When the fans realized what had happened, they littered the field with beers cups, popcorn holders and other trash, leading to a 19-minute delay as the Cardinals retreated to their dugout.
"It was scary at first," St. Louis catcher Yadier Molina said. "I've never seen that before."
Holbrook and umpiring supervisor Charlie Reliford defended the call.
"Once that fielder established himself, he got ordinary effort," Holbrook said, referring to shortstop Pete Kozma calling for the ball, before he veered away at the last moment. "That's when the call was made."
Asked if he thought he made the proper ruling after seeing the replay, Holbrook replied, "Absolutely."
Braves president apologizes
Braves president John Schuerholz apologized for the actions of the crowd, saying a "small group of those fans acted in a manner that was uncharacteristic and unacceptable." The barrage left Holbrook fearing for his safety.
"When cans are flying past your head, yeah, a little bit," he said.
The stoppage only delayed the inevitable. When play finally resumed, Brian McCann walked but Michael Bourn struck out to end the threat. Dan Uggla grounded out with two aboard in the ninth to end it, leading to one more wave of trash throwing as the umps scurried off the field — probably feeling a lot like those replacement NFL refs who caught so much grief.
The infield fly is a complicated rule, designed to prevent infielders from intentionally dropping a popup with more than one runner on base and perhaps get an extra out.
No one could ever remember it being applied like this. And, after past post-seasons dotted by contested calls, this play will certainly lead to another slew of October cries for more instant replay.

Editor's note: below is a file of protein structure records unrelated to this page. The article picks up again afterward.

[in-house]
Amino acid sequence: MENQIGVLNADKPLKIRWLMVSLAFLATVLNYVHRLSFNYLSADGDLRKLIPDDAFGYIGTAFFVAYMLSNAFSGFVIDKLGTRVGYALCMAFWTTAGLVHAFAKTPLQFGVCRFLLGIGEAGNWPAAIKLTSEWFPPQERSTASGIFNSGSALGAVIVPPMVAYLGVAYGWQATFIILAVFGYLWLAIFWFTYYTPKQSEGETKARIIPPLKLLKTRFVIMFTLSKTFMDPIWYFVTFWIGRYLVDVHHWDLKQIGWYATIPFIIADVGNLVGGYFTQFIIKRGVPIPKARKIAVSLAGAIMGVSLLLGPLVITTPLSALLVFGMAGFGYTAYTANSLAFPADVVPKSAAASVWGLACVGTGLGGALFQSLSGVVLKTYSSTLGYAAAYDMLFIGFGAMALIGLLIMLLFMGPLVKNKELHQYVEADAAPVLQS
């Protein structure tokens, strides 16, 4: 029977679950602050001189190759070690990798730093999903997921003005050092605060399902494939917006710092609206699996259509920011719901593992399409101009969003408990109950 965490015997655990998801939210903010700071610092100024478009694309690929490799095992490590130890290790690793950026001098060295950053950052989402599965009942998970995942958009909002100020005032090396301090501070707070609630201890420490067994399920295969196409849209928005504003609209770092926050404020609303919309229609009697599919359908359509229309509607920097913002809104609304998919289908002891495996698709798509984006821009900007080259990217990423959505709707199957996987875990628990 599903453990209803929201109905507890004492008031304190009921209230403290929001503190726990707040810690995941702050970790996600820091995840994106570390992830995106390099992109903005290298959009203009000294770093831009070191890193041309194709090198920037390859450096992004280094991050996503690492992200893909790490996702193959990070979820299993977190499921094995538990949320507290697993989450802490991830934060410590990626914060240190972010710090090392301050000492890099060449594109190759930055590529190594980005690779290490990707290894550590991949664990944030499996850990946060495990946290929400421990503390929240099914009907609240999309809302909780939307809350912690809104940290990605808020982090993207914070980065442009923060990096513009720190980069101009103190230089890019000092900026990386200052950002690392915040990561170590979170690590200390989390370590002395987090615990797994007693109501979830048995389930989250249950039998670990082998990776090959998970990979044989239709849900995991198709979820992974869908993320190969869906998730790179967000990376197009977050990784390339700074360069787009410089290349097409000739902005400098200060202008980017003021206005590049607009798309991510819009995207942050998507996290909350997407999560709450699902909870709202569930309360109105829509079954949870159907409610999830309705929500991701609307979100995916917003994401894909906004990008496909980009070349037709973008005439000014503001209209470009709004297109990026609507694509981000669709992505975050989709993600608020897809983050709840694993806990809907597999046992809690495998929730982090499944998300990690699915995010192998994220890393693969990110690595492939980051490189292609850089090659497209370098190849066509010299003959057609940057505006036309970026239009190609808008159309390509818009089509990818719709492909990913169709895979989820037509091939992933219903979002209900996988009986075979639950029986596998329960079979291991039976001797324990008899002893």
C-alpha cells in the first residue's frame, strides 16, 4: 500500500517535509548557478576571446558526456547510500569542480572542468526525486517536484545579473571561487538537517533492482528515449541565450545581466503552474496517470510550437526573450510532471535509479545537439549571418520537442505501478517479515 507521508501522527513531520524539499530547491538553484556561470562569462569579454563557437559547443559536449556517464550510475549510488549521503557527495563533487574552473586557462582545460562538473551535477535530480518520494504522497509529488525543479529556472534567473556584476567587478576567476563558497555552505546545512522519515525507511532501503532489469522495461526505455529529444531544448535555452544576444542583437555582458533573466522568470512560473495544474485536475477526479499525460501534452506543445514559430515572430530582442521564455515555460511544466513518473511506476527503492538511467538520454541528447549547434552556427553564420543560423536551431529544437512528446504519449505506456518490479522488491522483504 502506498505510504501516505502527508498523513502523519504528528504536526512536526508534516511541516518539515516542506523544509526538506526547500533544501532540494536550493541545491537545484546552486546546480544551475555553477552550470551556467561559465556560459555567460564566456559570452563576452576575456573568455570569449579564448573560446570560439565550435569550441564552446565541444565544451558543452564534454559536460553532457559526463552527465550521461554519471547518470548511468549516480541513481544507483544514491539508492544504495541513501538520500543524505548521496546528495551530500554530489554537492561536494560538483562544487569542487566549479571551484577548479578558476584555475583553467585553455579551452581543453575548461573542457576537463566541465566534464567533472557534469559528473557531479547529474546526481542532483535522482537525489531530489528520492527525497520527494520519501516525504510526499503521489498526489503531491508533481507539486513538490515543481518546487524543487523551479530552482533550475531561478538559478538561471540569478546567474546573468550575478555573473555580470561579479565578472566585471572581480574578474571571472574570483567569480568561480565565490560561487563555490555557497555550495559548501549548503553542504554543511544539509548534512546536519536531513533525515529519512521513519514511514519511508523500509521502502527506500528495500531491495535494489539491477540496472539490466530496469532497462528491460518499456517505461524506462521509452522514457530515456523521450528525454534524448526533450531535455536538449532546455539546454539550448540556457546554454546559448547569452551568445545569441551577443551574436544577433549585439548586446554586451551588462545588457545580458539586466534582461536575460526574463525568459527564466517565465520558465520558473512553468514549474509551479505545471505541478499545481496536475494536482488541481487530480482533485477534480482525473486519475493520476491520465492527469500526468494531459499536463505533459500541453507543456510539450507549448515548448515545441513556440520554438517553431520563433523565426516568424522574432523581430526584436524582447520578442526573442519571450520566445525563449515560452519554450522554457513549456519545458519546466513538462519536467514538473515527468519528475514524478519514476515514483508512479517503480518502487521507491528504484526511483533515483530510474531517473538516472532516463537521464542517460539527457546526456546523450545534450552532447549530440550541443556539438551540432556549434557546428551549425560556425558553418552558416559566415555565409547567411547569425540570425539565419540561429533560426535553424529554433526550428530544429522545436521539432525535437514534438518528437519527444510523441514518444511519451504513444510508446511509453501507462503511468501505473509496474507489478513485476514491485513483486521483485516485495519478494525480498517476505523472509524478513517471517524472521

When Simmons popped it up, Kozma drifted into the outfield, throwing up his hand like he had it. Then, with left fielder Holliday lurking a few feet away, Kozma suddenly turned away and the ball fell safely.
At least that's what the Braves thought. Just a split-second before the ball hit the grass, Holbrook threw up his right arm to signal an automatic out. Braves manager Fredi Gonzalez stormed onto the field to object. When the fans spotted Simmons walking slowly off the field and a second out go up on the scoreboard, they erupted.
The Cardinals fled to the safety of their dugout, while the Holbrook and the rest of the six-man umpiring crew gathered in the middle of the field, out of throwing range.
Then again, this is what some fans feared about a one-game playoff — a disputed call could determine a team's fate for an entire season. Even with two extra umpires added for post-season games.
Errors costly for Atlanta
Jones refused to pin this loss on the umps.
"That one play didn't cost us the game. Three errors cost us the game," he said. "We just dug ourselves too big a hole."
Holliday homered in the sixth off Kris Medlen, who had been baseball's most dominant starter over the final two months. The Braves had not lost a start by the diminutive right-hander since 2010 — a streak of 23 games, the longest in modern baseball history.
But this is the post-season.
This is when the Cardinals shine.
St. Louis stunningly made the playoffs a year ago at the Braves' expense, ralllying from 10 1/2 games back in the wild-card race in late August to pass Atlanta on the final day of the season. The Cardinals went on to capture the championship, winning four straight elimination games while upsetting Philadelphia, Milwaukee and, finally, Texas, with the most improbable victory over all in the World Series. They rallied from two runs down in both the ninth and 10th before Freese's homer in the 11th to set up a Game 7 victory that almost seemed anticlimactic.
This time, Freese had the sacrifice fly that put the Cardinals ahead for good.
"We put heat on them," first-year manager Mike Matheny said. "Our guys were aggressive."